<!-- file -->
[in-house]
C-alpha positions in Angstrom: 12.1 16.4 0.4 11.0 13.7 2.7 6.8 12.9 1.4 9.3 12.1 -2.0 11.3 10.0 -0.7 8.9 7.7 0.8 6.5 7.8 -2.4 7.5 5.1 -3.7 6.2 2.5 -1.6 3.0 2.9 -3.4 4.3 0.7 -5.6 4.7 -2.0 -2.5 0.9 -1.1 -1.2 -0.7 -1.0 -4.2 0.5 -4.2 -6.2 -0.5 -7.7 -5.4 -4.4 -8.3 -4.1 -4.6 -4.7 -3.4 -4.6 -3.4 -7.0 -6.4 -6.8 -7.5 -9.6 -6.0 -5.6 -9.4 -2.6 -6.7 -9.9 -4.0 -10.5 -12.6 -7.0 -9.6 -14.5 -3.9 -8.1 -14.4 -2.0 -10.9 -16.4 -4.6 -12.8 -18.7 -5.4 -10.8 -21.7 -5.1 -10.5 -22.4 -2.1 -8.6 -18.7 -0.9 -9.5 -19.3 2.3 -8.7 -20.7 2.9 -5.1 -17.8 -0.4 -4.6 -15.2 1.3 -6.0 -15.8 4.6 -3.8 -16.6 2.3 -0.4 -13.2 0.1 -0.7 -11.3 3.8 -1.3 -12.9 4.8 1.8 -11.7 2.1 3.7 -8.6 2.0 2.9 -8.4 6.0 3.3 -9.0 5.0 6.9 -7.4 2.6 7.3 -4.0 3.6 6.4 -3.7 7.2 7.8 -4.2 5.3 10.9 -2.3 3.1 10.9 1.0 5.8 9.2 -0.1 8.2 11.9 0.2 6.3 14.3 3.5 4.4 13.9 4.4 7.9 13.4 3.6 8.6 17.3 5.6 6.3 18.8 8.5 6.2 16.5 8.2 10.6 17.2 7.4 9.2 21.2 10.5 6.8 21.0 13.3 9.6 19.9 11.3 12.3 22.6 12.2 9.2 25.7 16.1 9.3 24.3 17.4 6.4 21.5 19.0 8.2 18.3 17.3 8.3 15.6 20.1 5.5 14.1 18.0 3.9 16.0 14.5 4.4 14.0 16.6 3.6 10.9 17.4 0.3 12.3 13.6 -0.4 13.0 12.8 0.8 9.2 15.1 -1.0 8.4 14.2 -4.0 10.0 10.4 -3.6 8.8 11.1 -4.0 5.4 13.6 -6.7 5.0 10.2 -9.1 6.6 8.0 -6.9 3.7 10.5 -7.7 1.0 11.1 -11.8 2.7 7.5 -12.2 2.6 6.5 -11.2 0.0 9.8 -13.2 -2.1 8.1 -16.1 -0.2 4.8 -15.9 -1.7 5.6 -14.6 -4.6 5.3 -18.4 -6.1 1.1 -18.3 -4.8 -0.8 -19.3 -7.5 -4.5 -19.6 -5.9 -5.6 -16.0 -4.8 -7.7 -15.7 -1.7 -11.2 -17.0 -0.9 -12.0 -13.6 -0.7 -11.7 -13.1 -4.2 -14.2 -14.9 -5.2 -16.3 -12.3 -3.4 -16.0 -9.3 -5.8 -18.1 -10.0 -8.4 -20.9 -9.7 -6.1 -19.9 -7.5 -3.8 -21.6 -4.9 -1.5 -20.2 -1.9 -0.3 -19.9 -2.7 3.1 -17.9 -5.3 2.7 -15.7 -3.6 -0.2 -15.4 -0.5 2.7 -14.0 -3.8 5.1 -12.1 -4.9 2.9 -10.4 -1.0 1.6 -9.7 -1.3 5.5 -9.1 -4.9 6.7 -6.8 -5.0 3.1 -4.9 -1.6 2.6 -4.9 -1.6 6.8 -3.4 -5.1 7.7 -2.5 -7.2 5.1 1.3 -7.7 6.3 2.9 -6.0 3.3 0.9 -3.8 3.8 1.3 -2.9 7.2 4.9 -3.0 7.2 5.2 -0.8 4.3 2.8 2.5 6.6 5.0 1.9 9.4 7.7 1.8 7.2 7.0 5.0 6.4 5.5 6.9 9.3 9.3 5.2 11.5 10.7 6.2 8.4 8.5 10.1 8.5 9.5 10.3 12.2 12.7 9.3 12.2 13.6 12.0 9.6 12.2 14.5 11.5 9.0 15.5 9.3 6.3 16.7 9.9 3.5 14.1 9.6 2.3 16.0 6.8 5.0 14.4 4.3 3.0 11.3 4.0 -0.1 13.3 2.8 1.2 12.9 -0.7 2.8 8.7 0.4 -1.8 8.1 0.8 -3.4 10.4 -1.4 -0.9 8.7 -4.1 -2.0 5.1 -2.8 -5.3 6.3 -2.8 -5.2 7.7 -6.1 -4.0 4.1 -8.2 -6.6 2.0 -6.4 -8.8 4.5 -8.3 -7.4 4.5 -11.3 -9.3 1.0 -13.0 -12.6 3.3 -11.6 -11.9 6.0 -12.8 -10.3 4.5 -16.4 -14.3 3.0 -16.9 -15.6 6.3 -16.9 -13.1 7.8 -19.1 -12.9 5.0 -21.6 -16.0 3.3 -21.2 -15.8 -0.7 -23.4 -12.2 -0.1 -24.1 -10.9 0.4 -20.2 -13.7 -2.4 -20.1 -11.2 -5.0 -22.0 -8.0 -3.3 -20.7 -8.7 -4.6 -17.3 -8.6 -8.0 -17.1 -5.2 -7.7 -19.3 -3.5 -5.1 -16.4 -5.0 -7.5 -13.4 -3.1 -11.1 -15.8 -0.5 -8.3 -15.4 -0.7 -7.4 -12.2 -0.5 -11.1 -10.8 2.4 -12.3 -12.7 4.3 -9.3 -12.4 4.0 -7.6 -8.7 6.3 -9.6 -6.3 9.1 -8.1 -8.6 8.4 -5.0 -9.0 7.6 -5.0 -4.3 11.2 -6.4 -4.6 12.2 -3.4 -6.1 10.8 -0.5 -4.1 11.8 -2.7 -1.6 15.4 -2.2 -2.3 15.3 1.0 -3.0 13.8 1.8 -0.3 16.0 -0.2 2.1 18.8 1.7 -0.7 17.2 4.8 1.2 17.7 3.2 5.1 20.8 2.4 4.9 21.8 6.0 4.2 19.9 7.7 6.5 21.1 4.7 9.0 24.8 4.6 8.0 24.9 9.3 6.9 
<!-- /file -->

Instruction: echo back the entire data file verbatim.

[in-house]
C-alpha positions in Angstrom: 12.1 16.4 0.4 11.0 13.7 2.7 6.8 12.9 1.4 9.3 12.1 -2.0 11.3 10.0 -0.7 8.9 7.7 0.8 6.5 7.8 -2.4 7.5 5.1 -3.7 6.2 2.5 -1.6 3.0 2.9 -3.4 4.3 0.7 -5.6 4.7 -2.0 -2.5 0.9 -1.1 -1.2 -0.7 -1.0 -4.2 0.5 -4.2 -6.2 -0.5 -7.7 -5.4 -4.4 -8.3 -4.1 -4.6 -4.7 -3.4 -4.6 -3.4 -7.0 -6.4 -6.8 -7.5 -9.6 -6.0 -5.6 -9.4 -2.6 -6.7 -9.9 -4.0 -10.5 -12.6 -7.0 -9.6 -14.5 -3.9 -8.1 -14.4 -2.0 -10.9 -16.4 -4.6 -12.8 -18.7 -5.4 -10.8 -21.7 -5.1 -10.5 -22.4 -2.1 -8.6 -18.7 -0.9 -9.5 -19.3 2.3 -8.7 -20.7 2.9 -5.1 -17.8 -0.4 -4.6 -15.2 1.3 -6.0 -15.8 4.6 -3.8 -16.6 2.3 -0.4 -13.2 0.1 -0.7 -11.3 3.8 -1.3 -12.9 4.8 1.8 -11.7 2.1 3.7 -8.6 2.0 2.9 -8.4 6.0 3.3 -9.0 5.0 6.9 -7.4 2.6 7.3 -4.0 3.6 6.4 -3.7 7.2 7.8 -4.2 5.3 10.9 -2.3 3.1 10.9 1.0 5.8 9.2 -0.1 8.2 11.9 0.2 6.3 14.3 3.5 4.4 13.9 4.4 7.9 13.4 3.6 8.6 17.3 5.6 6.3 18.8 8.5 6.2 16.5 8.2 10.6 17.2 7.4 9.2 21.2 10.5 6.8 21.0 13.3 9.6 19.9 11.3 12.3 22.6 12.2 9.2 25.7 16.1 9.3 24.3 17.4 6.4 21.5 19.0 8.2 18.3 17.3 8.3 15.6 20.1 5.5 14.1 18.0 3.9 16.0 14.5 4.4 14.0 16.6 3.6 10.9 17.4 0.3 12.3 13.6 -0.4 13.0 12.8 0.8 9.2 15.1 -1.0 8.4 14.2 -4.0 10.0 10.4 -3.6 8.8 11.1 -4.0 5.4 13.6 -6.7 5.0 10.2 -9.1 6.6 8.0 -6.9 3.7 10.5 -7.7 1.0 11.1 -11.8 2.7 7.5 -12.2 2.6 6.5 -11.2 0.0 9.8 -13.2 -2.1 8.1 -16.1 -0.2 4.8 -15.9 -1.7 5.6 -14.6 -4.6 5.3 -18.4 -6.1 1.1 -18.3 -4.8 -0.8 -19.3 -7.5 -4.5 -19.6 -5.9 -5.6 -16.0 -4.8 -7.7 -15.7 -1.7 -11.2 -17.0 -0.9 -12.0 -13.6 -0.7 -11.7 -13.1 -4.2 -14.2 -14.9 -5.2 -16.3 -12.3 -3.4 -16.0 -9.3 -5.8 -18.1 -10.0 -8.4 -20.9 -9.7 -6.1 -19.9 -7.5 -3.8 -21.6 -4.9 -1.5 -20.2 -1.9 -0.3 -19.9 -2.7 3.1 -17.9 -5.3 2.7 -15.7 -3.6 -0.2 -15.4 -0.5 2.7 -14.0 -3.8 5.1 -12.1 -4.9 2.9 -10.4 -1.0 1.6 -9.7 -1.3 5.5 -9.1 -4.9 6.7 -6.8 -5.0 3.1 -4.9 -1.6 2.6 -4.9 -1.6 6.8 -3.4 -5.1 7.7 -2.5 -7.2 5.1 1.3 -7.7 6.3 2.9 -6.0 3.3 0.9 -3.8 3.8 1.3 -2.9 7.2 4.9 -3.0 7.2 5.2 -0.8 4.3 2.8 2.5 6.6 5.0 1.9 9.4 7.7 1.8 7.2 7.0 5.0 6.4 5.5 6.9 9.3 9.3 5.2 11.5 10.7 6.2 8.4 8.5 10.1 8.5 9.5 10.3 12.2 12.7 9.3 12.2 13.6 12.0 9.6 12.2 14.5 11.5 9.0 15.5 9.3 6.3 16.7 9.9 3.5 14.1 9.6 2.3 16.0 6.8 5.0 14.4 4.3 3.0 11.3 4.0 -0.1 13.3 2.8 1.2 12.9 -0.7 2.8 8.7 0.4 -1.8 8.1 0.8 -3.4 10.4 -1.4 -0.9 8.7 -4.1 -2.0 5.1 -2.8 -5.3 6.3 -2.8 -5.2 7.7 -6.1 -4.0 4.1 -8.2 -6.6 2.0 -6.4 -8.8 4.5 -8.3 -7.4 4.5 -11.3 -9.3 1.0 -13.0 -12.6 3.3 -11.6 -11.9 6.0 -12.8 -10.3 4.5 -16.4 -14.3 3.0 -16.9 -15.6 6.3 -16.9 -13.1 7.8 -19.1 -12.9 5.0 -21.6 -16.0 3.3 -21.2 -15.8 -0.7 -23.4 -12.2 -0.1 -24.1 -10.9 0.4 -20.2 -13.7 -2.4 -20.1 -11.2 -5.0 -22.0 -8.0 -3.3 -20.7 -8.7 -4.6 -17.3 -8.6 -8.0 -17.1 -5.2 -7.7 -19.3 -3.5 -5.1 -16.4 -5.0 -7.5 -13.4 -3.1 -11.1 -15.8 -0.5 -8.3 -15.4 -0.7 -7.4 -12.2 -0.5 -11.1 -10.8 2.4 -12.3 -12.7 4.3 -9.3 -12.4 4.0 -7.6 -8.7 6.3 -9.6 -6.3 9.1 -8.1 -8.6 8.4 -5.0 -9.0 7.6 -5.0 -4.3 11.2 -6.4 -4.6 12.2 -3.4 -6.1 10.8 -0.5 -4.1 11.8 -2.7 -1.6 15.4 -2.2 -2.3 15.3 1.0 -3.0 13.8 1.8 -0.3 16.0 -0.2 2.1 18.8 1.7 -0.7 17.2 4.8 1.2 17.7 3.2 5.1 20.8 2.4 4.9 21.8 6.0 4.2 19.9 7.7 6.5 21.1 4.7 9.0 24.8 4.6 8.0 24.9 9.3 6.9 